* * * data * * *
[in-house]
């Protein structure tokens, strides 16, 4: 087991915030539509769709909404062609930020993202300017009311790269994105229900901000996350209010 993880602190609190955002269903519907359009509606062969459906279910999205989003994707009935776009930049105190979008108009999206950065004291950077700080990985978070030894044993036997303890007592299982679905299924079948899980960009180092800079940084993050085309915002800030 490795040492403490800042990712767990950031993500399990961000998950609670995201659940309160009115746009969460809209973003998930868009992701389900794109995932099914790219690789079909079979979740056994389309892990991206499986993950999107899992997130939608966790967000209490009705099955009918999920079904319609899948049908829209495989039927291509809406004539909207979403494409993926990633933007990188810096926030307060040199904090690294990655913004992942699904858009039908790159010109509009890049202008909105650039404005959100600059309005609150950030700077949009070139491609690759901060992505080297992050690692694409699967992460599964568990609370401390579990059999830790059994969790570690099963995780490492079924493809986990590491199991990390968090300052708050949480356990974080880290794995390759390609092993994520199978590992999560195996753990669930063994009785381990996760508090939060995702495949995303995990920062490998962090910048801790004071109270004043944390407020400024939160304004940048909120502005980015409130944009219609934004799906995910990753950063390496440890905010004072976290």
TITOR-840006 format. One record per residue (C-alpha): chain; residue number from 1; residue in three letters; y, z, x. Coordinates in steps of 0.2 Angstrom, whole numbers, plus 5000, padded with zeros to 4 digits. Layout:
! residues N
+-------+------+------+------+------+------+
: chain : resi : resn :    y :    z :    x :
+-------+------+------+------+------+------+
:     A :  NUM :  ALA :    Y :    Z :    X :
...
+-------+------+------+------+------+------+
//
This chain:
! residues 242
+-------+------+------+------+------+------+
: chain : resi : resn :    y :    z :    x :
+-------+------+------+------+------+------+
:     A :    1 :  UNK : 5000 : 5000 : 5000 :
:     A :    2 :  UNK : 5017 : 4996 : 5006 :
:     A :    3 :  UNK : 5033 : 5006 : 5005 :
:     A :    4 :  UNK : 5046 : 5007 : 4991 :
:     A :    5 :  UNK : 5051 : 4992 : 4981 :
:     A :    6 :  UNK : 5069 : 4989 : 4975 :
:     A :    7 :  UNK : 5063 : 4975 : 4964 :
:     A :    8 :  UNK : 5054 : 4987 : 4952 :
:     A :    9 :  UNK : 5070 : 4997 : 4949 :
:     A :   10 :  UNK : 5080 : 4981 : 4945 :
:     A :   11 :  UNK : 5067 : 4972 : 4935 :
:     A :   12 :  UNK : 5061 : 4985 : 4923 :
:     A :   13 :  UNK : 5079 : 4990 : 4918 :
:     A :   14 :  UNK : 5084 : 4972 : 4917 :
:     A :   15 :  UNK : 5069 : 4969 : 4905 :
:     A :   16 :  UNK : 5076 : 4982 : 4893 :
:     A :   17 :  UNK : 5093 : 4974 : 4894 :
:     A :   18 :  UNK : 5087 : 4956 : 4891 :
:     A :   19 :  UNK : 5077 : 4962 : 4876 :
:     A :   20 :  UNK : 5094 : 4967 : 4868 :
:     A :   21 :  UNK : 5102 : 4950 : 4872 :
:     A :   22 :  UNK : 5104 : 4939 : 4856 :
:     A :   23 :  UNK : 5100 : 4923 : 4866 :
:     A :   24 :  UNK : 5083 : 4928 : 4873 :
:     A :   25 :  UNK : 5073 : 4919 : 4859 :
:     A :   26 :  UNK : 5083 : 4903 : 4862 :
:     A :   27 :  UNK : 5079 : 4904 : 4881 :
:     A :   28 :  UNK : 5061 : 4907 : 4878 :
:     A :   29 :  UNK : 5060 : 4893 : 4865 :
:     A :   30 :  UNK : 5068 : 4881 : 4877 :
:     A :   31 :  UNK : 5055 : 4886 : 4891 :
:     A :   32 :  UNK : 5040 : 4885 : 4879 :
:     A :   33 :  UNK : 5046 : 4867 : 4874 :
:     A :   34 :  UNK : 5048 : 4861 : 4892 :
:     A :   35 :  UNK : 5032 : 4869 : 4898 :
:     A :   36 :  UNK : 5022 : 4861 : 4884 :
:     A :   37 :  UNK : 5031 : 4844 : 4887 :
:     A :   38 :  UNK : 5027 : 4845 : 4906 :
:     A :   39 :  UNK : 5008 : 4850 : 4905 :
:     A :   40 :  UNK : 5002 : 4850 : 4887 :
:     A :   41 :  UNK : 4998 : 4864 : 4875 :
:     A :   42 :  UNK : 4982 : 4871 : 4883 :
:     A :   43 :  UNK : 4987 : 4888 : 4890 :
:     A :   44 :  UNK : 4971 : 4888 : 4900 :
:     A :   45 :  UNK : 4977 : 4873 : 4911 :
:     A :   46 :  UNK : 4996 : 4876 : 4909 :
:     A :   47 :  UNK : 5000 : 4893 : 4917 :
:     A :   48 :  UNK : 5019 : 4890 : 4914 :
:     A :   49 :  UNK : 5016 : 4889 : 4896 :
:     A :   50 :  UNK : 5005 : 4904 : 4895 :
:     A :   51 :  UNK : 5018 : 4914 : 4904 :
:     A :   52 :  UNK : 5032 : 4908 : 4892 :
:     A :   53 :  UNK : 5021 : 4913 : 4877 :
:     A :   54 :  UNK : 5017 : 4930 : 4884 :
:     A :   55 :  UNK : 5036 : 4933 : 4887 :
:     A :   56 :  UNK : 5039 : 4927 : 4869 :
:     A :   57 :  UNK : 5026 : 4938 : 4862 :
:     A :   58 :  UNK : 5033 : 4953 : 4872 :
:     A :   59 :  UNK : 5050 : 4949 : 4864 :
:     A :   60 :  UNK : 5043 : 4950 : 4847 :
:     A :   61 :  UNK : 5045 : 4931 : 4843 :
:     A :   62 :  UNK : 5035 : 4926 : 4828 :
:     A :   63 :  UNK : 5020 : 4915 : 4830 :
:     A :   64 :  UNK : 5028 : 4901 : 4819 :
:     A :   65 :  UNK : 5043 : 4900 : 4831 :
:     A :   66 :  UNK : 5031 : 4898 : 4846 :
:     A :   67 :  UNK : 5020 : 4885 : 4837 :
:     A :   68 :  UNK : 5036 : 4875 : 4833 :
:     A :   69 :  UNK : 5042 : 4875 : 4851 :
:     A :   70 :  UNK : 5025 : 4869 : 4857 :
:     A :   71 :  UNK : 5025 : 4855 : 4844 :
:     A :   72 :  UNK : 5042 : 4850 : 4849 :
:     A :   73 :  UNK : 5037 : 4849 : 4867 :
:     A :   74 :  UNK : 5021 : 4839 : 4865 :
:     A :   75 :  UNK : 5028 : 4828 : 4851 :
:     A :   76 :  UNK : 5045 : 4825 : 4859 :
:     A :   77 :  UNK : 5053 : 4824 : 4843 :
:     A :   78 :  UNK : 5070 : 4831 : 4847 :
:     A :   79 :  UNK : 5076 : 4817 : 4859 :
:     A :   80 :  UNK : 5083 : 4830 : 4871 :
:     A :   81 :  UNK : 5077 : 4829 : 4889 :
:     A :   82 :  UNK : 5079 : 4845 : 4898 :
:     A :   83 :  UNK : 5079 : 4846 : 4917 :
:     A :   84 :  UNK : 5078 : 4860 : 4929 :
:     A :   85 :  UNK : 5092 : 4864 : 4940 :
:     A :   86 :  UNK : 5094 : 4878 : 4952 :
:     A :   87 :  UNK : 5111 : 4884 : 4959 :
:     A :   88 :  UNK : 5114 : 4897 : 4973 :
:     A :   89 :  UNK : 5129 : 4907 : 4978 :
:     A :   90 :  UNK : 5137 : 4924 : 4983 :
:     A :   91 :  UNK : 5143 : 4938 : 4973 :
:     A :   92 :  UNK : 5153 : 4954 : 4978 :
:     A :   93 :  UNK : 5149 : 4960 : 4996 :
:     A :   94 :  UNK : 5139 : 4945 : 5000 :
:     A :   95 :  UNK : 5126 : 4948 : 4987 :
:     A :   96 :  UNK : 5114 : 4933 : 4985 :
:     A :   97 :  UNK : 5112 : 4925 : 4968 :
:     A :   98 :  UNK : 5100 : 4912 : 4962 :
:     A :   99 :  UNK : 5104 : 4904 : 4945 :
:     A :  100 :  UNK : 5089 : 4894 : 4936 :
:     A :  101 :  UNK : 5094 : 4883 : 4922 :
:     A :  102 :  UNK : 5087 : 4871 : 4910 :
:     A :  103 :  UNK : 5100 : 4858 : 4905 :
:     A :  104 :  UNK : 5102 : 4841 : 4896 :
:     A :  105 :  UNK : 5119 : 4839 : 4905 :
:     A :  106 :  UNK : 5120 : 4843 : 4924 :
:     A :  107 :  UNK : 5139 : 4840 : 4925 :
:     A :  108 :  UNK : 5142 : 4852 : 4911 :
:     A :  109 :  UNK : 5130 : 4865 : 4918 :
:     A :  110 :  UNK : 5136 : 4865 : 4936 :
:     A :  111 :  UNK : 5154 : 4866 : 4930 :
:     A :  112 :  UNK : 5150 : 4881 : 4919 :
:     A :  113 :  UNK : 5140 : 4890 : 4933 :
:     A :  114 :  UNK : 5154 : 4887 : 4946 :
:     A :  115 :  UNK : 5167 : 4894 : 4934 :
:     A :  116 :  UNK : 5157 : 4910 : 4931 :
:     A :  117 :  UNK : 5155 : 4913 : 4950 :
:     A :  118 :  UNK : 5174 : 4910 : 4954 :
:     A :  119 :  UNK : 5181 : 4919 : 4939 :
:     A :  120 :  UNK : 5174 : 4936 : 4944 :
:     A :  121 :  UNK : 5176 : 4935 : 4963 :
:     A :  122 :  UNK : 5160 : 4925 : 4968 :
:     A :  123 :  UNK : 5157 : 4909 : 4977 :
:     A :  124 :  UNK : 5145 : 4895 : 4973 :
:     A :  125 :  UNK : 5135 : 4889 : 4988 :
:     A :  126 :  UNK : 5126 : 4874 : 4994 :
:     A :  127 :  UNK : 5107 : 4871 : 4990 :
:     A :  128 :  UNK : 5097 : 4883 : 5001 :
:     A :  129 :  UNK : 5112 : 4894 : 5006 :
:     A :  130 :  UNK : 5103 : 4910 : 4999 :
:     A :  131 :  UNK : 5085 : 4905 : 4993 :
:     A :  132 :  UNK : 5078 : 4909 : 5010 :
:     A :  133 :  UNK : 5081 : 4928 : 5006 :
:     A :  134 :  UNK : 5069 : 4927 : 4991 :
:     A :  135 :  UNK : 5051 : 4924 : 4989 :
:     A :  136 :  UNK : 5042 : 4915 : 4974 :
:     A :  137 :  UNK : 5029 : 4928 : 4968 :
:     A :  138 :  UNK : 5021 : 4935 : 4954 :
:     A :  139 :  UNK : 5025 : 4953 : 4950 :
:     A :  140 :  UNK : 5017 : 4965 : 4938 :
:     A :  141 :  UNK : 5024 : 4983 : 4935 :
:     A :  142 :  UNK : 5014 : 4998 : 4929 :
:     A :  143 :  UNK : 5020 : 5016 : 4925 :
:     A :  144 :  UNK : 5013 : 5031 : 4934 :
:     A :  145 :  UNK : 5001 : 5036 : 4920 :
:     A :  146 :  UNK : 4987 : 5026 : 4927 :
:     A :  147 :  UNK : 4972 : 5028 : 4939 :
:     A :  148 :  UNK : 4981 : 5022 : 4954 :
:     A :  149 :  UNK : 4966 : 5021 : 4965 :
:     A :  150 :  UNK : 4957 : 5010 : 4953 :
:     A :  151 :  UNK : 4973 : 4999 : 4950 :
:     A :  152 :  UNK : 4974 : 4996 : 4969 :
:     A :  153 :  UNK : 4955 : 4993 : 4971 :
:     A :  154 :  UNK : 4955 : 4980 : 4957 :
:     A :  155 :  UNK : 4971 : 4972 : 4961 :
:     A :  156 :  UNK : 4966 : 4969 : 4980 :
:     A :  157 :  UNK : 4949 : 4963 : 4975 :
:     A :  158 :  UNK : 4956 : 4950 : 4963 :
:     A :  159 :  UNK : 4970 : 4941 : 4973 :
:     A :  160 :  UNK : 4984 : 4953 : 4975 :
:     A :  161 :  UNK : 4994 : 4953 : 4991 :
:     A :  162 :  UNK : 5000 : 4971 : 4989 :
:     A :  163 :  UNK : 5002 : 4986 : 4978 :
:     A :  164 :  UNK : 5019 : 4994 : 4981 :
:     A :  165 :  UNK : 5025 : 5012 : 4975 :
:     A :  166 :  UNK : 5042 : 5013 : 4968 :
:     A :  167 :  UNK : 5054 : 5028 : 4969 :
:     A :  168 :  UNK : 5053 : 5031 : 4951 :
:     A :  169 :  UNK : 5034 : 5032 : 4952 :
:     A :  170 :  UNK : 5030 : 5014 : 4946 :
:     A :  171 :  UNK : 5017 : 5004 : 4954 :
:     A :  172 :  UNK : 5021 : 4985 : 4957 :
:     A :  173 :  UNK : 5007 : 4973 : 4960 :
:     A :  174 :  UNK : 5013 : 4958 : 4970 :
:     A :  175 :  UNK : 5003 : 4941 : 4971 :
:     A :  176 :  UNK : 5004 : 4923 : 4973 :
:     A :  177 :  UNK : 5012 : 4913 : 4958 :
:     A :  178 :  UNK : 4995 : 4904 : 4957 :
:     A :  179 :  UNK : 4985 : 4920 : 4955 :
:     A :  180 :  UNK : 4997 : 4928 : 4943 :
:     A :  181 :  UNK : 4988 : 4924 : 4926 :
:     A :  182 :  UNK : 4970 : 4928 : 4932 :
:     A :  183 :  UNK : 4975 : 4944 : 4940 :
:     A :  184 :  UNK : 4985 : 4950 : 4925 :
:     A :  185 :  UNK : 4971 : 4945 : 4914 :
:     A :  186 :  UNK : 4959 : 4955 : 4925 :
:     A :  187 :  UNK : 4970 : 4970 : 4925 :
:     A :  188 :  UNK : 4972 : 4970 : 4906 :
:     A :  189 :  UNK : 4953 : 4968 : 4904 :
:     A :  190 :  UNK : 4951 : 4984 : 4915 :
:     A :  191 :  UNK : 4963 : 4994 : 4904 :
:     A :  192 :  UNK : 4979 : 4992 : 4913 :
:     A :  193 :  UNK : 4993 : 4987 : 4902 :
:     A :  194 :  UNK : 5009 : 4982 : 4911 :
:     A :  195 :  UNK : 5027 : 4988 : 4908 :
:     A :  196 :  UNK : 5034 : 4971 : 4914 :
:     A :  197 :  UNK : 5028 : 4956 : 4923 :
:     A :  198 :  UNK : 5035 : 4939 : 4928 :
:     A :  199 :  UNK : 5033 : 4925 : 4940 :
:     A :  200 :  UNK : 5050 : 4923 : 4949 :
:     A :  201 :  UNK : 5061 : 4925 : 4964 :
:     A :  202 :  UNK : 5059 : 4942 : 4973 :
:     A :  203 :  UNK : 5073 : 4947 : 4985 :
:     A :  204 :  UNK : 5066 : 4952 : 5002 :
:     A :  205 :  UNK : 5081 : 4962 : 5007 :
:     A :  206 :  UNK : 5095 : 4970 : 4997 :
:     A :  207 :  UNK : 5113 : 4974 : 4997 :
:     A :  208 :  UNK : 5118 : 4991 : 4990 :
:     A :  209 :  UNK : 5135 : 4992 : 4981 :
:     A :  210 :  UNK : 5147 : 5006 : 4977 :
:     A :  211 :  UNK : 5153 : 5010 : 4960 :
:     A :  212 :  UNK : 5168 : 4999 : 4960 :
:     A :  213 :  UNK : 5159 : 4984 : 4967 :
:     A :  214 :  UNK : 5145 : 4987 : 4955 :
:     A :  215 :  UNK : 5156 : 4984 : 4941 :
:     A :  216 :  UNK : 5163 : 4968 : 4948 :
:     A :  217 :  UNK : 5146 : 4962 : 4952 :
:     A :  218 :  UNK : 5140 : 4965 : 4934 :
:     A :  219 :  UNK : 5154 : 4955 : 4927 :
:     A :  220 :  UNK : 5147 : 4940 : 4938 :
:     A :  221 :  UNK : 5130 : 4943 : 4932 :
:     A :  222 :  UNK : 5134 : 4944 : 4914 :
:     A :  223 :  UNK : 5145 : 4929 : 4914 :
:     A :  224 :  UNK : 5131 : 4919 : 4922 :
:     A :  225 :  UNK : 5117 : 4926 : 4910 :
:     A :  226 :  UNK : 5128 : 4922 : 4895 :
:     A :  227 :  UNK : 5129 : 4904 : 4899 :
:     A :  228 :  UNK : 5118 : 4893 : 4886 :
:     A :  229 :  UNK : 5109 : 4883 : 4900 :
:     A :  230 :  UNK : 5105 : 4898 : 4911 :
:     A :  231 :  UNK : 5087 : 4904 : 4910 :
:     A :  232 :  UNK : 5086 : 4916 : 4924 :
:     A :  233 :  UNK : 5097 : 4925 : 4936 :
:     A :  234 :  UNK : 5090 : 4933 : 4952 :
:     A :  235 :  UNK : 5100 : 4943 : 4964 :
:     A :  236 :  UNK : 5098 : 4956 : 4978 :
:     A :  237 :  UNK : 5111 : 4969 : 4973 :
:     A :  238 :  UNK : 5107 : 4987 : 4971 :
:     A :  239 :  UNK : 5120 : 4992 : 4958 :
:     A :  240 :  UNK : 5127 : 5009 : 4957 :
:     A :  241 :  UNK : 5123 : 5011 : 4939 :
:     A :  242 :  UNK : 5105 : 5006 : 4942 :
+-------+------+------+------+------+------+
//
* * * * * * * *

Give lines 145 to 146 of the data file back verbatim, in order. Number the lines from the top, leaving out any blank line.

:     A :  129 :  UNK : 5112 : 4894 : 5006 :
:     A :  130 :  UNK : 5103 : 4910 : 4999 :